Velocity in the Enterprise, Part 5
Before we start talking about an alternative to velocity, let’s take a moment to recap the last few posts in this series… I’ve basically stated that velocity only works in certain circumstances and in certain types of organizational structures. For velocity to work as advertised… first, the organization has to be totally feature driven. Every team has to work on a complete end-to-end slice of user functionality. Second, the teams have to be totally nested underneath the project in a many-to-one relationship. If teams are supporting multiple projects, team level velocity isn’t meaningful at the project level.
What’s interesting is that most companies have a really hard time achieving this ideal structure even within the technology organization. At this point, we haven’t even considered the parts of the business outside of product development. What about sales… what about marketing… what about accounts receivable? In some form or fashion… these guys are responsible for getting the value out of the system too. Are these guys going to be nested underneath the project team hierarchy as well? I doubt it. So when we start looking at the enterprise value stream… velocity is almost a non-starter. The answer I believe lies in thinking about the collection of teams required to deliver a value feature much in the same way we look at the individuals on a single team. Let me explain.
A team is a collection of people necessary to deliver an end-to-end feature. You might have several developers… a BA… a tester or two… a customer… maybe an agile PM or a ScrumMaster. The team considers one or two small features at a time… they collectively negotiate the requirement and decide how the feature is going to be constructed. The team breaks the feature into tasks and the tasks are completed by the individual team members. They collaborate… they self-organize… they work together to make sure that all the parts come together in the form of a cohesive whole. The cohesive whole is then reviewed by the customer and accepted by the business.
The team always works on the highest priority features with the goal being to get to done as fast as possible. The team values finishing one feature before they start a new one. Team members help each other and balance the work because each team member has skills outside their primary area of specialization. There is an implicit understanding that there has to be some design before you can code… some code before you can test… some test before you deploy. Some of the steps are handled sequentially… some are handled in parallel. The team handles all that sequencing because the unit of work is small enough that they can handle it.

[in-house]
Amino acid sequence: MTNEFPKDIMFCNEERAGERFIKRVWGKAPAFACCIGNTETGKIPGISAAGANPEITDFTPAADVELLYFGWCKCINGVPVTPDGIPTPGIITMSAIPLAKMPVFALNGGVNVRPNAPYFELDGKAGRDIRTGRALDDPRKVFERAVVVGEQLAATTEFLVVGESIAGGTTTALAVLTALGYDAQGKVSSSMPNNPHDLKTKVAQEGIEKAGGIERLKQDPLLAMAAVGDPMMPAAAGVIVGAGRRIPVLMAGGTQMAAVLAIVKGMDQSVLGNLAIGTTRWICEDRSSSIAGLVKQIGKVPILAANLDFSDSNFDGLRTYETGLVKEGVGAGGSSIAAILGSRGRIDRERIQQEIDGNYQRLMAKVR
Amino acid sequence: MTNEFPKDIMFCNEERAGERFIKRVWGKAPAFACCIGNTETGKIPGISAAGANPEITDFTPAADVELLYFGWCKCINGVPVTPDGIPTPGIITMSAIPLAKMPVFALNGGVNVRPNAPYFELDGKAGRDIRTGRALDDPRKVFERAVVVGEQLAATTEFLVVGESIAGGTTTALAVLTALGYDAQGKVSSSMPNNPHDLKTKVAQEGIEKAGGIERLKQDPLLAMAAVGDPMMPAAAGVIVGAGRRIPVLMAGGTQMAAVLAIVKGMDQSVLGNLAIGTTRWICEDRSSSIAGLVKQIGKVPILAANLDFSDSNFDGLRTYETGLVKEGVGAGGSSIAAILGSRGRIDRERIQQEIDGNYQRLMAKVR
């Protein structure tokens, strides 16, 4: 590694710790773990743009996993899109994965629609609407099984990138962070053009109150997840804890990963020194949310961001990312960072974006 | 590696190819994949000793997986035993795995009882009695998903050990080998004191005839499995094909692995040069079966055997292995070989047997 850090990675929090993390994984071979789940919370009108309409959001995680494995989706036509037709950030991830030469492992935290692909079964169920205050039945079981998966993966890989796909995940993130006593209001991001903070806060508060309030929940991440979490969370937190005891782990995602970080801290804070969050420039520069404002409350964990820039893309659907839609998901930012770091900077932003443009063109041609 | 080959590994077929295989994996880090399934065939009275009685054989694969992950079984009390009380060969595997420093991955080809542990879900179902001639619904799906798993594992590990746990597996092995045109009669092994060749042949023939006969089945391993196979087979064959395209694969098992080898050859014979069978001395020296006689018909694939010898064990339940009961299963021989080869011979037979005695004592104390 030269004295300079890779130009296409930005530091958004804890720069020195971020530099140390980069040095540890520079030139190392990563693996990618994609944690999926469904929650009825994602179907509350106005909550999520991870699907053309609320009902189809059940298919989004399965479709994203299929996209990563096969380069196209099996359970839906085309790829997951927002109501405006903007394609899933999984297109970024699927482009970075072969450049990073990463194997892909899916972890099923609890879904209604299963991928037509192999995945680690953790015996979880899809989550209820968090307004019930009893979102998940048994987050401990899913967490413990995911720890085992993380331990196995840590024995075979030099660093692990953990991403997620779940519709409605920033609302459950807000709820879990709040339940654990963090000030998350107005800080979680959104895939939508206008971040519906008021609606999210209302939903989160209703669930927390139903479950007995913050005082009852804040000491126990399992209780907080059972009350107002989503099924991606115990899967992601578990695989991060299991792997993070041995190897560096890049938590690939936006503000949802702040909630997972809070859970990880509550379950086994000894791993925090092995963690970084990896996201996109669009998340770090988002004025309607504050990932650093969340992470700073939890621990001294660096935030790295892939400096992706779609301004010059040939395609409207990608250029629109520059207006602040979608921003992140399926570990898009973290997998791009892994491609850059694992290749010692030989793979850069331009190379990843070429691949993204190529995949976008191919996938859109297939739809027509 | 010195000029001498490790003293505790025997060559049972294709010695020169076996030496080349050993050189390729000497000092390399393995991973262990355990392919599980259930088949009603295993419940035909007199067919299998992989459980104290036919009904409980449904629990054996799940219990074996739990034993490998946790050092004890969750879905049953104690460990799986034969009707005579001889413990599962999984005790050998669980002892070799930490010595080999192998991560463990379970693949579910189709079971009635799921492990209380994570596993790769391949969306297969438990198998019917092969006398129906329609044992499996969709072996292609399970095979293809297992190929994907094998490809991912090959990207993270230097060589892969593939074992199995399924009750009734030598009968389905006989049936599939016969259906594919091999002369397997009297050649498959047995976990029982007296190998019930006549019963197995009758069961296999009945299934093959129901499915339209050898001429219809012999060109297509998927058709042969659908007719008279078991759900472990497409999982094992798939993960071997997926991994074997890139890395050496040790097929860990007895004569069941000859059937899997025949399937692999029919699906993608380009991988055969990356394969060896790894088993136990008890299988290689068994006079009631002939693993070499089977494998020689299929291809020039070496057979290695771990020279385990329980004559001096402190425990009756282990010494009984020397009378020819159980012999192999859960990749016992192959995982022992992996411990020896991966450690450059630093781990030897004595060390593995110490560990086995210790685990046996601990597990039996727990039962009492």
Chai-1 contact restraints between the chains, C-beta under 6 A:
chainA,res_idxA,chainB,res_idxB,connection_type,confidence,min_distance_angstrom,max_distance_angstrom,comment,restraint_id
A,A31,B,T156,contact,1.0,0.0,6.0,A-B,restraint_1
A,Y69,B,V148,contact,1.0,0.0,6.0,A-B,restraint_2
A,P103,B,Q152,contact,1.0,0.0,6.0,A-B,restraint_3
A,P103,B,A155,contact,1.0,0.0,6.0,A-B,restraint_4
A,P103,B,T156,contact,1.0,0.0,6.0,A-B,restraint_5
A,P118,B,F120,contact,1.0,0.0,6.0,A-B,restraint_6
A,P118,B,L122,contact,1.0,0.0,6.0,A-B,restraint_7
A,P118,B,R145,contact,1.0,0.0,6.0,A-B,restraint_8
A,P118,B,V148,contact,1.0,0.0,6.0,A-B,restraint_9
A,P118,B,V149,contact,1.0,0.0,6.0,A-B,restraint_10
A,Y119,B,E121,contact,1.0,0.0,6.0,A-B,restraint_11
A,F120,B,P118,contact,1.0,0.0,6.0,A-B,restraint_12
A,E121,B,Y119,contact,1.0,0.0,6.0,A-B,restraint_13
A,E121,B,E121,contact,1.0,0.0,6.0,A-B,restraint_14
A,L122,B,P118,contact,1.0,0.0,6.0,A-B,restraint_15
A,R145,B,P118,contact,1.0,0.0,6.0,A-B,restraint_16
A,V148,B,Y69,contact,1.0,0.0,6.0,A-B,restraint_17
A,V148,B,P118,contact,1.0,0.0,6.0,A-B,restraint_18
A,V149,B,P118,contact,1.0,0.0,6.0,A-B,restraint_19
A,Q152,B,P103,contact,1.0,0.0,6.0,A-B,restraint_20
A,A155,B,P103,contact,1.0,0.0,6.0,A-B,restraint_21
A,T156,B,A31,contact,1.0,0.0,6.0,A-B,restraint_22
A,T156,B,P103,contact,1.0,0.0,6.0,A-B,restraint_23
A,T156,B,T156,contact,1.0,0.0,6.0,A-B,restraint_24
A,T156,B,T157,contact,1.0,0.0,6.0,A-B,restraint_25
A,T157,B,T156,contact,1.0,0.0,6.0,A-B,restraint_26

The measure of progress isn’t activity… it isn’t tasks on a plan… it is completed features.
Now… let’s build on the core concept of a small team working to deliver a discrete feature and explore how it could be applied to a team of teams working together to deliver a small project. The collection of teams is analogous to a collection of individuals… the small project is analogous to a single user story… releases are analogous to sprints… user stories are analogous to tasks. The teams get together at the beginning of a release to collaborate on the one or two small projects that they can deliver in the next three months or so… they break the project into user stories that are assigned to teams. Teams then deliver their individual pieces and work together to integrate those pieces into an integrated whole. The whole is accepted by the business and released to an external customer.
In this example we haven’t done away with velocity all together… each team can track its own individual velocity to help measure throughput and get more predictable. In this case though… the only meaningful velocity is the velocity of small projects that make their way through the overall system. Just like tasks and activity don’t measure progress at the team level… from a project perspective… team velocity is useful but not a measure of real project performance. The rate of delivery of small independent projects is the metric we really care about.
Hopefully this is all making sense so far. We haven’t solved the entire problem but this should give us a solid baseline for the next few posts. Hang in there… we’ll get through all this eventually ;-)
Great post Mike. I've been lurking for a long time enjoying your content.
With a current client we handled velocity much as you describe here – on a per department basis. With this customer, they have multiple clients and a core product they produce, with all the work going into a large bucket. Rather than trying to get a velocity of the team on the whole, we broke work out into departments, and started tracking the velocity of each. While departments do have inter-dependencies that can effect the velocity of another, for the most part these issues don't arrise.
Ultimately as you say the goal is to become more predictable and measure throughput.